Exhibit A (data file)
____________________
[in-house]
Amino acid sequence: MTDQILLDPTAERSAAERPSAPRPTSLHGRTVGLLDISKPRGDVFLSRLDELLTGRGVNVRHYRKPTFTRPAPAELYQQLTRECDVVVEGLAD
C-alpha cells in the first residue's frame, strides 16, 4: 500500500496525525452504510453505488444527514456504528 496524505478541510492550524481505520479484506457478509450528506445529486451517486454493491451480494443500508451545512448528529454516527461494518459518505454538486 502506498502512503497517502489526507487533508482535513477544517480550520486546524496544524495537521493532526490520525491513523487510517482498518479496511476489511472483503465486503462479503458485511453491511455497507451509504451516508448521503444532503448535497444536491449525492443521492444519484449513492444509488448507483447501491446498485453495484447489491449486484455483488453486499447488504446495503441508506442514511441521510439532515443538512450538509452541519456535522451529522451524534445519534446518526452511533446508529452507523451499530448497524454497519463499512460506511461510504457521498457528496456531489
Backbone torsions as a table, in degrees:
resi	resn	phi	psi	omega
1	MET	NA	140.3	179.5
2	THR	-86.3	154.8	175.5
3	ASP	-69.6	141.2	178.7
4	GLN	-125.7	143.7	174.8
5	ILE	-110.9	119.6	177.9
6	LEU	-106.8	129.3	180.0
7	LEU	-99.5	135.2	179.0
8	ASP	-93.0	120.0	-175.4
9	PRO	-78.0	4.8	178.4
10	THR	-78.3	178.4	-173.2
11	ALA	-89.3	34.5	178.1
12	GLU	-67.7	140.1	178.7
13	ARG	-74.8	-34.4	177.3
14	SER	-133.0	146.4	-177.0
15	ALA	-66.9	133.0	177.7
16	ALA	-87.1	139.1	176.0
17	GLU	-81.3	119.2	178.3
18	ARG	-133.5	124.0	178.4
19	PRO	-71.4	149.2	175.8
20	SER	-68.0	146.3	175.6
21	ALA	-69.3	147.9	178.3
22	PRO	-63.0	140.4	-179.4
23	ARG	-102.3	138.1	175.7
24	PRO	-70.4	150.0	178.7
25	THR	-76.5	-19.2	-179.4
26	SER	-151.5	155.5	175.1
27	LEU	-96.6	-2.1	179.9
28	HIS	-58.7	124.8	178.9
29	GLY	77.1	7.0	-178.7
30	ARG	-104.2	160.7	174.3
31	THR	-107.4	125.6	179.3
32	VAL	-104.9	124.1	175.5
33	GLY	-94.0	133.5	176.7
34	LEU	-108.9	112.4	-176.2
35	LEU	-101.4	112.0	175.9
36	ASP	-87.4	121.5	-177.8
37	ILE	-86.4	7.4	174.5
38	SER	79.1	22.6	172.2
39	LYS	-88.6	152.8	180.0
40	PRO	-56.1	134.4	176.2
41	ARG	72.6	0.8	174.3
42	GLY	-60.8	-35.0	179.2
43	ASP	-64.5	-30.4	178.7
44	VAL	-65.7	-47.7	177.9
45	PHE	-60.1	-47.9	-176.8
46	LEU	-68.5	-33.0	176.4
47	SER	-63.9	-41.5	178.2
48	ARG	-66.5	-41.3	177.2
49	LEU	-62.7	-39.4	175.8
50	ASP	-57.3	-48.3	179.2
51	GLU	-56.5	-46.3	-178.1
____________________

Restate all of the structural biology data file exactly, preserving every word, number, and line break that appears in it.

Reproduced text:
[in-house]
Amino acid sequence: MTDQILLDPTAERSAAERPSAPRPTSLHGRTVGLLDISKPRGDVFLSRLDELLTGRGVNVRHYRKPTFTRPAPAELYQQLTRECDVVVEGLAD
C-alpha cells in the first residue's frame, strides 16, 4: 500500500496525525452504510453505488444527514456504528 496524505478541510492550524481505520479484506457478509450528506445529486451517486454493491451480494443500508451545512448528529454516527461494518459518505454538486 502506498502512503497517502489526507487533508482535513477544517480550520486546524496544524495537521493532526490520525491513523487510517482498518479496511476489511472483503465486503462479503458485511453491511455497507451509504451516508448521503444532503448535497444536491449525492443521492444519484449513492444509488448507483447501491446498485453495484447489491449486484455483488453486499447488504446495503441508506442514511441521510439532515443538512450538509452541519456535522451529522451524534445519534446518526452511533446508529452507523451499530448497524454497519463499512460506511461510504457521498457528496456531489
Backbone torsions as a table, in degrees:
resi	resn	phi	psi	omega
1	MET	NA	140.3	179.5
2	THR	-86.3	154.8	175.5
3	ASP	-69.6	141.2	178.7
4	GLN	-125.7	143.7	174.8
5	ILE	-110.9	119.6	177.9
6	LEU	-106.8	129.3	180.0
7	LEU	-99.5	135.2	179.0
8	ASP	-93.0	120.0	-175.4
9	PRO	-78.0	4.8	178.4
10	THR	-78.3	178.4	-173.2
11	ALA	-89.3	34.5	178.1
12	GLU	-67.7	140.1	178.7
13	ARG	-74.8	-34.4	177.3
14	SER	-133.0	146.4	-177.0
15	ALA	-66.9	133.0	177.7
16	ALA	-87.1	139.1	176.0
17	GLU	-81.3	119.2	178.3
18	ARG	-133.5	124.0	178.4
19	PRO	-71.4	149.2	175.8
20	SER	-68.0	146.3	175.6
21	ALA	-69.3	147.9	178.3
22	PRO	-63.0	140.4	-179.4
23	ARG	-102.3	138.1	175.7
24	PRO	-70.4	150.0	178.7
25	THR	-76.5	-19.2	-179.4
26	SER	-151.5	155.5	175.1
27	LEU	-96.6	-2.1	179.9
28	HIS	-58.7	124.8	178.9
29	GLY	77.1	7.0	-178.7
30	ARG	-104.2	160.7	174.3
31	THR	-107.4	125.6	179.3
32	VAL	-104.9	124.1	175.5
33	GLY	-94.0	133.5	176.7
34	LEU	-108.9	112.4	-176.2
35	LEU	-101.4	112.0	175.9
36	ASP	-87.4	121.5	-177.8
37	ILE	-86.4	7.4	174.5
38	SER	79.1	22.6	172.2
39	LYS	-88.6	152.8	180.0
40	PRO	-56.1	134.4	176.2
41	ARG	72.6	0.8	174.3
42	GLY	-60.8	-35.0	179.2
43	ASP	-64.5	-30.4	178.7
44	VAL	-65.7	-47.7	177.9
45	PHE	-60.1	-47.9	-176.8
46	LEU	-68.5	-33.0	176.4
47	SER	-63.9	-41.5	178.2
48	ARG	-66.5	-41.3	177.2
49	LEU	-62.7	-39.4	175.8
50	ASP	-57.3	-48.3	179.2
51	GLU	-56.5	-46.3	-178.1